China’s National Bureau of Statistics will announce fixed asset investment, industrial production and retail sales for April next Friday.

Overcapacity surplus

China’s emphasis on manufacturing, coupled with modest domestic demand, has led to growing global concerns that overproduction will shrink profit margins.

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More than a third of respondents to the EU chamber survey said they have observed overcapacity in their sector in the past year, and a further 10% expect this to happen in the near future.

The civil engineering, construction and automotive industries had the highest percentage of respondents reporting overcapacity.

More than 70% of respondents indicate that overcapacity in their sector has led to price drops.

“These are not just European companies whining,” Eskelund said. “This is just as painful, if not more painful, for Chinese companies.”

Market opening in some sectors

Chinese authorities have meanwhile stepped up high-level efforts to attract foreign investment.

Eskelund noted that Beijing’s recent visa-free policy for several EU countries has given executives the flexibility to plan trips to China a week in advance, instead of two to three months earlier.

He added that Beijing’s expansion of tax exemption policies has also encouraged more international staff and their families to stay in China.

Cosmetics and food and beverage companies have benefited from China’s recent efforts to open its market, he said, noting that a record high of 39% of respondents said the local market in their sector was fully open.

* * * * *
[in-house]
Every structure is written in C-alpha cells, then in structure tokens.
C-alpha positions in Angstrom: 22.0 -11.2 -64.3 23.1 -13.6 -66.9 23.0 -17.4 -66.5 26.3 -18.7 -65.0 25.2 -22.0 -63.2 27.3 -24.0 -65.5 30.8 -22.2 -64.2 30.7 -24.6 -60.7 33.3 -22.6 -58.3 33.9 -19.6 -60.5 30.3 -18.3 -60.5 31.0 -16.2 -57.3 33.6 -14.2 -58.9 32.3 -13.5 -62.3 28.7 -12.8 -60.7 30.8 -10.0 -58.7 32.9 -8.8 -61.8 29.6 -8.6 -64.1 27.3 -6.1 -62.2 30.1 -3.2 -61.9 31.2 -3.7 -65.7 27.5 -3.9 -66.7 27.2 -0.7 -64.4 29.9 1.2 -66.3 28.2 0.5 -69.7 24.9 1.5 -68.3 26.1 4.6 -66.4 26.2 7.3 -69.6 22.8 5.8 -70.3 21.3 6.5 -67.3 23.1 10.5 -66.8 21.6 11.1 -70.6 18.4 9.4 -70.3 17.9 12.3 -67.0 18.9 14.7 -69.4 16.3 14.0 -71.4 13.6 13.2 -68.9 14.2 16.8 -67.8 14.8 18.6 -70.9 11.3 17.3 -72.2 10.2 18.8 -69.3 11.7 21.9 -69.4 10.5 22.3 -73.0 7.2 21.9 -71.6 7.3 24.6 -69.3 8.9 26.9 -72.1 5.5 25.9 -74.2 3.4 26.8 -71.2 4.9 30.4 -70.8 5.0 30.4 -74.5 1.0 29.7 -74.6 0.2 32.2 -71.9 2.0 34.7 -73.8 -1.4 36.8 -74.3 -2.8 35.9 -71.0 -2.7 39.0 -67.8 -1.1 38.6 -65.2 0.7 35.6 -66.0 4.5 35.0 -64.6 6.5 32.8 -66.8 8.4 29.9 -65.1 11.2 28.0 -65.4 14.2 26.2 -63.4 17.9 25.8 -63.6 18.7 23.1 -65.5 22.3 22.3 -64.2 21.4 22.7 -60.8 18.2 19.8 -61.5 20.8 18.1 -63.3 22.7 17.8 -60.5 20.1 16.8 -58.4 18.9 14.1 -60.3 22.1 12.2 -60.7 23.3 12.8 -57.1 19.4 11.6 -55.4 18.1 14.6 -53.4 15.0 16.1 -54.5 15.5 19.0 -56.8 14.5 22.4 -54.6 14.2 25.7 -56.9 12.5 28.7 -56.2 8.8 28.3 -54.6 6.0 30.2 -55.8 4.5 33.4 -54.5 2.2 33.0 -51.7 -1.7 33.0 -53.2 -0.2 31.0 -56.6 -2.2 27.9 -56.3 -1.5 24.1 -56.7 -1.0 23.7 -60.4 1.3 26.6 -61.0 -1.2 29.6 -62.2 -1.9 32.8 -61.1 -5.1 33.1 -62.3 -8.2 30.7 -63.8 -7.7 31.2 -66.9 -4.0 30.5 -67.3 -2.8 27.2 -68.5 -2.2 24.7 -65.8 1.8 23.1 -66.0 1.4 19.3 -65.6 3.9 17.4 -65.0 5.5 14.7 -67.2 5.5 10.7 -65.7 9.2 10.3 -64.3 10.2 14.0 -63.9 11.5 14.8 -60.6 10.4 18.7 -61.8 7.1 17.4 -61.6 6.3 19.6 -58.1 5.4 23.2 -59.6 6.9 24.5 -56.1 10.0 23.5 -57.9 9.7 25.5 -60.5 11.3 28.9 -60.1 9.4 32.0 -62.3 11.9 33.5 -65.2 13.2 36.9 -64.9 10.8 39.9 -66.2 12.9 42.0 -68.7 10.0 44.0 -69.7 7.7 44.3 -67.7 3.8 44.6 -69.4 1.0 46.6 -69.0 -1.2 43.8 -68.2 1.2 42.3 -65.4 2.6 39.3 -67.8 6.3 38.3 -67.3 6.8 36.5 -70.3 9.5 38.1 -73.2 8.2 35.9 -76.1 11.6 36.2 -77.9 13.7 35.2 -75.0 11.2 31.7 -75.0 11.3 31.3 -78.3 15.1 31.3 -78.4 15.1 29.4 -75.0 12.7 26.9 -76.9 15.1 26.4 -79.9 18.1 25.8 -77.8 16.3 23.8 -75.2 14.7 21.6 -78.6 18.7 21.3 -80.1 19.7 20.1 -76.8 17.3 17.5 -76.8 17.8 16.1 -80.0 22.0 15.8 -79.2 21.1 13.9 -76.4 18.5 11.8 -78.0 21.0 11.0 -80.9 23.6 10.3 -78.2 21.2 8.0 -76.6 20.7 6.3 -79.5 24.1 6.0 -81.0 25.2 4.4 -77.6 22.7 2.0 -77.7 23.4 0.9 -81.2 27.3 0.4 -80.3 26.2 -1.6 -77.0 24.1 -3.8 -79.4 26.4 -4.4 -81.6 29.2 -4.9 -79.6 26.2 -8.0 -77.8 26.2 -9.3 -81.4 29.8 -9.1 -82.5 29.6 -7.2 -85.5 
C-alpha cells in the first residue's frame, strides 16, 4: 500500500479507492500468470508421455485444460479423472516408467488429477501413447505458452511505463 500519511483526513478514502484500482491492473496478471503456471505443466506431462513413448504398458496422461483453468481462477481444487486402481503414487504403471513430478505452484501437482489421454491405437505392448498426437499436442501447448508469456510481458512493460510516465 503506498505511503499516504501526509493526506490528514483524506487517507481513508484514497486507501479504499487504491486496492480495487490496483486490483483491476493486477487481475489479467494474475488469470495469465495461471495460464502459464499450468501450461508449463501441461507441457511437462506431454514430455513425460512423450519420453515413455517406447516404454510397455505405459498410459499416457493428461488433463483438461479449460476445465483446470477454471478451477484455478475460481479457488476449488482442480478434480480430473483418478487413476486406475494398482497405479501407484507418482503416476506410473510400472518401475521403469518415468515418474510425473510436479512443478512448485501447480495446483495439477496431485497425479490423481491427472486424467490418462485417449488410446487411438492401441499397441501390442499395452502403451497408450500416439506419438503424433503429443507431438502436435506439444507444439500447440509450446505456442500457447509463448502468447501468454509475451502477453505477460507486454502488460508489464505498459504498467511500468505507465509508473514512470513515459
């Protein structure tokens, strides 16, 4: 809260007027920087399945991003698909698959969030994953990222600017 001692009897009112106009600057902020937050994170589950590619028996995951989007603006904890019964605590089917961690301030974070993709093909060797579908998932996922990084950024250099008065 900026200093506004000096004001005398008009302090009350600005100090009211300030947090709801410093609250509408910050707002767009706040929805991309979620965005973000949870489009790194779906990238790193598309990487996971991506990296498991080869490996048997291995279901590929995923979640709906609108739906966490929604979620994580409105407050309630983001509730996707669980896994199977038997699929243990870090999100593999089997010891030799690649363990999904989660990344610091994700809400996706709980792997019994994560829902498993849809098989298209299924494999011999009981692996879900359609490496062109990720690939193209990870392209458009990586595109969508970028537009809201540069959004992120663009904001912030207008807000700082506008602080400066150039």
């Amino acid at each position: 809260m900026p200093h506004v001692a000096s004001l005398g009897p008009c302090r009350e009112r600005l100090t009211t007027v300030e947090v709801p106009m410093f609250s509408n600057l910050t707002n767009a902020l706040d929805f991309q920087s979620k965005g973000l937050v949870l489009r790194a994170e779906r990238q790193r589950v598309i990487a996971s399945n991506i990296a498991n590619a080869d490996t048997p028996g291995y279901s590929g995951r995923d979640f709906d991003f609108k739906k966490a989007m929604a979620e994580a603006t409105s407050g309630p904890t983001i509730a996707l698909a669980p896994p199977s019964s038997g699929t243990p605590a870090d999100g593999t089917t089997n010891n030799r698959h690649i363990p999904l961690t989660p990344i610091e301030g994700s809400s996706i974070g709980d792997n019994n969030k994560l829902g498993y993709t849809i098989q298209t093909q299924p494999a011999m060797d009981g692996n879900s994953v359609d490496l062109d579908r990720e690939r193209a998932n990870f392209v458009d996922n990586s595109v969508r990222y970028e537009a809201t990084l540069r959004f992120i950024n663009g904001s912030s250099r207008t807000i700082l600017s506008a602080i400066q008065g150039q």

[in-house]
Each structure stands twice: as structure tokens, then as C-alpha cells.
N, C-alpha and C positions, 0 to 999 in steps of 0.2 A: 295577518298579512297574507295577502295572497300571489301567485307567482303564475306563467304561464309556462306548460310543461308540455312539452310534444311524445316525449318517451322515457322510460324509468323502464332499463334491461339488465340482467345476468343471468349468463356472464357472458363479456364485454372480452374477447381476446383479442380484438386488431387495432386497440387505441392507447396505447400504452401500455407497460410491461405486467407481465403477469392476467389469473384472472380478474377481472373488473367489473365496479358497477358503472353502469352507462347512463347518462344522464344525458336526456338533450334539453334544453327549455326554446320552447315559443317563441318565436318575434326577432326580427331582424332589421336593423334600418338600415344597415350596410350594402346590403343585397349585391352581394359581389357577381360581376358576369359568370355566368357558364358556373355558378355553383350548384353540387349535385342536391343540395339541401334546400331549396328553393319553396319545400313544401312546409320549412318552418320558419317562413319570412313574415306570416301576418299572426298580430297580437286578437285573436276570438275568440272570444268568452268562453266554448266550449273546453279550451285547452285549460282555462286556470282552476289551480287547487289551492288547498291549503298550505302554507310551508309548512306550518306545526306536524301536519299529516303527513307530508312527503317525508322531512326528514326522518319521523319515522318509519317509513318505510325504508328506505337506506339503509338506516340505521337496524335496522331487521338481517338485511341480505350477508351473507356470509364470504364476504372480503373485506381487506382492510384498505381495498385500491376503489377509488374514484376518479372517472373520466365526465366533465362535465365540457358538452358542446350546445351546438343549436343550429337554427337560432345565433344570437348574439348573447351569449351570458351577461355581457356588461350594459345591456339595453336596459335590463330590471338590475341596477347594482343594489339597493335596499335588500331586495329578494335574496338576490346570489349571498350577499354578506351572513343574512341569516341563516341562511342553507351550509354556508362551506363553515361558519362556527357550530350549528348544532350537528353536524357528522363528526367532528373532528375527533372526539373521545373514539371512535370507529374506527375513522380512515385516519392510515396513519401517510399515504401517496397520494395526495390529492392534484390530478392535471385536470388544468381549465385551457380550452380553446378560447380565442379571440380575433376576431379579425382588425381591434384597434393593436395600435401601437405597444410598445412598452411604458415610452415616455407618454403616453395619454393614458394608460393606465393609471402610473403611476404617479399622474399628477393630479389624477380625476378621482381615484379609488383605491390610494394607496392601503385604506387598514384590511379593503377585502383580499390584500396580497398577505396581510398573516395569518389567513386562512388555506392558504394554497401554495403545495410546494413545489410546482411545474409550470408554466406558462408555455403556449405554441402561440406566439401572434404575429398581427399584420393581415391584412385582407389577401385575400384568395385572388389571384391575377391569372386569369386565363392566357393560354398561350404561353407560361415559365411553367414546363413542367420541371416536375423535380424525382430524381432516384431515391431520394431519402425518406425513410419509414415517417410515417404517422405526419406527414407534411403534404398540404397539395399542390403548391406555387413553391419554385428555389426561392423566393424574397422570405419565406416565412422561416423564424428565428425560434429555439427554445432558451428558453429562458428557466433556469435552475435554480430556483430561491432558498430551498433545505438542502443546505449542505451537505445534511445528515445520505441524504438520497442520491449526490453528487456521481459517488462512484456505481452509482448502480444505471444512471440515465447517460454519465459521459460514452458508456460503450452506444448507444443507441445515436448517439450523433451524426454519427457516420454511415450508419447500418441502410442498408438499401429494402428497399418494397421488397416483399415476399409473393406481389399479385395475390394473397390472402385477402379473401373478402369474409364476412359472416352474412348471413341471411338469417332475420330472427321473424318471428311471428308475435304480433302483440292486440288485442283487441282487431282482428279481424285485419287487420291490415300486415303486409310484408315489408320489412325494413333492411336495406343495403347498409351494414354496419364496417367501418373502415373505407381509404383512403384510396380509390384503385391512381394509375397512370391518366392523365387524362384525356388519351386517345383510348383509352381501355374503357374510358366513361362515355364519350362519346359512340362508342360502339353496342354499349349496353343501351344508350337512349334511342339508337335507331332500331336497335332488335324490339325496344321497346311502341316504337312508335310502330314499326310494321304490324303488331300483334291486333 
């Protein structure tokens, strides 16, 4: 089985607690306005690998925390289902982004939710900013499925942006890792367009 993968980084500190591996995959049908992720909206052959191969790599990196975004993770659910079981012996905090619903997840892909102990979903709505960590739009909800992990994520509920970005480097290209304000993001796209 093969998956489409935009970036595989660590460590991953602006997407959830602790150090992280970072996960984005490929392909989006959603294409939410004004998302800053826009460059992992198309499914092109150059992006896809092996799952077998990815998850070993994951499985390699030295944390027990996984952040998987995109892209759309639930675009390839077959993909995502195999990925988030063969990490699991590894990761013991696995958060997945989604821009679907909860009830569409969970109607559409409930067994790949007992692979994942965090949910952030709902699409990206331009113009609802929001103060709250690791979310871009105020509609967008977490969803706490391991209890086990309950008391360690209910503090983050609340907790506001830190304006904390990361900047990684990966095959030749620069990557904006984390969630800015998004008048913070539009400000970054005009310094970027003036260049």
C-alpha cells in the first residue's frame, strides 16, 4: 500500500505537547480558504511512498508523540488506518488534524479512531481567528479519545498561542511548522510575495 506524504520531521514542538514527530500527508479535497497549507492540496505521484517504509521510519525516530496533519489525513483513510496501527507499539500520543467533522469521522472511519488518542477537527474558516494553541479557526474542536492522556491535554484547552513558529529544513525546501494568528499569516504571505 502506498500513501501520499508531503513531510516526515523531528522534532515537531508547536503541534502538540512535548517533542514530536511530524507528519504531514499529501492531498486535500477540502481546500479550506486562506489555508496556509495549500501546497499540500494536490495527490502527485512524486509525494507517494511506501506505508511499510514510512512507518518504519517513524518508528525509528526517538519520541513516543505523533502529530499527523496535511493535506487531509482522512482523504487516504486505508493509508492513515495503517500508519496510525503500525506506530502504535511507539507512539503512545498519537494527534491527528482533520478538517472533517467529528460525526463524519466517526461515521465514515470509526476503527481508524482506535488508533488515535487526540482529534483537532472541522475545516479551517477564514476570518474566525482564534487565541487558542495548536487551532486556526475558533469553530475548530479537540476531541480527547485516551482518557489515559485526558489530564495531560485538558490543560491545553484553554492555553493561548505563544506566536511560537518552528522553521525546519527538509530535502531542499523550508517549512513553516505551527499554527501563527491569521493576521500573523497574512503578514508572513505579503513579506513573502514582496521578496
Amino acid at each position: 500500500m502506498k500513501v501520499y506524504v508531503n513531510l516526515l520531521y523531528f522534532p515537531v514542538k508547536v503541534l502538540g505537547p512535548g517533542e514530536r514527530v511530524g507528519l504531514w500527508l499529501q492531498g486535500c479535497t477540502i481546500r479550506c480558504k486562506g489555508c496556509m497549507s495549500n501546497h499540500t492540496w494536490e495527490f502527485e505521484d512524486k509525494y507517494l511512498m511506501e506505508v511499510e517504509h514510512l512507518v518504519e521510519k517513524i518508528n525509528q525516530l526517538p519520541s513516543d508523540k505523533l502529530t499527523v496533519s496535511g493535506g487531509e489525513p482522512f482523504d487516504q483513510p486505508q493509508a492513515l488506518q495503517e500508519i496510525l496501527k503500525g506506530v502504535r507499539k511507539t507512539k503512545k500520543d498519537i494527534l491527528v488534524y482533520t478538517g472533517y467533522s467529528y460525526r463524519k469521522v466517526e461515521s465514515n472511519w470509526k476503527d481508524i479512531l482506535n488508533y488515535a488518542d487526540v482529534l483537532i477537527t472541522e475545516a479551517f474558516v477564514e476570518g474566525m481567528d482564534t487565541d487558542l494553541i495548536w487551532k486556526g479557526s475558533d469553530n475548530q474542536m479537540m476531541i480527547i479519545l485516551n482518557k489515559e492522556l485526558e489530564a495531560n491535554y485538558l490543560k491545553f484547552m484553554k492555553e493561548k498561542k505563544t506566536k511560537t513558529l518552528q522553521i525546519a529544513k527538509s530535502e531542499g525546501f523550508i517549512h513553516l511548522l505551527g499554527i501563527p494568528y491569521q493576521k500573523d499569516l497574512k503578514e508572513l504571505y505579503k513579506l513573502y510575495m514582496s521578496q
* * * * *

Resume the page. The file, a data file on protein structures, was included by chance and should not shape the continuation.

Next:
China has limited the extent to which foreign companies can own or operate in certain industries. Beijing removes a number of banned categories every year through a ‘negative list’.

Record high skepticism

However, the EU Chamber and other business organizations have said China can do much more to implement its 24 measures to improve the environment for foreign companies.

The House’s latest survey found that a historically high number of respondents said conditions were worsening:

  • a record high indicated they were skeptical about their growth potential in China over the next two years
  • A record number of respondents expect competitive pressure to increase
  • a record share doubts their profitability in China
  • a record-high plan to reduce costs this year, mainly by reducing headcount and limiting marketing budgets
  • a record number of respondents said they had missed opportunities in China due to regulatory barriers, the magnitude of which was equivalent to more than half of their annual revenue
  • a record low on expectations that regulatory hurdles will ease
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“If you compare it to previous years, we can see that many of the concerns actually remain the same regarding the predictability and visibility of the regulatory environment,” Eskelund said. “These concerns remain much the same.”

“What’s happening now is that companies are starting to realize some of these pressures that we’ve seen in the local market, whether it’s competition, whether it’s lower demand, or whether they might be more permanent in nature. get,” he said. “That is something that is starting to influence investment decisions and the way people think about developing the local market.”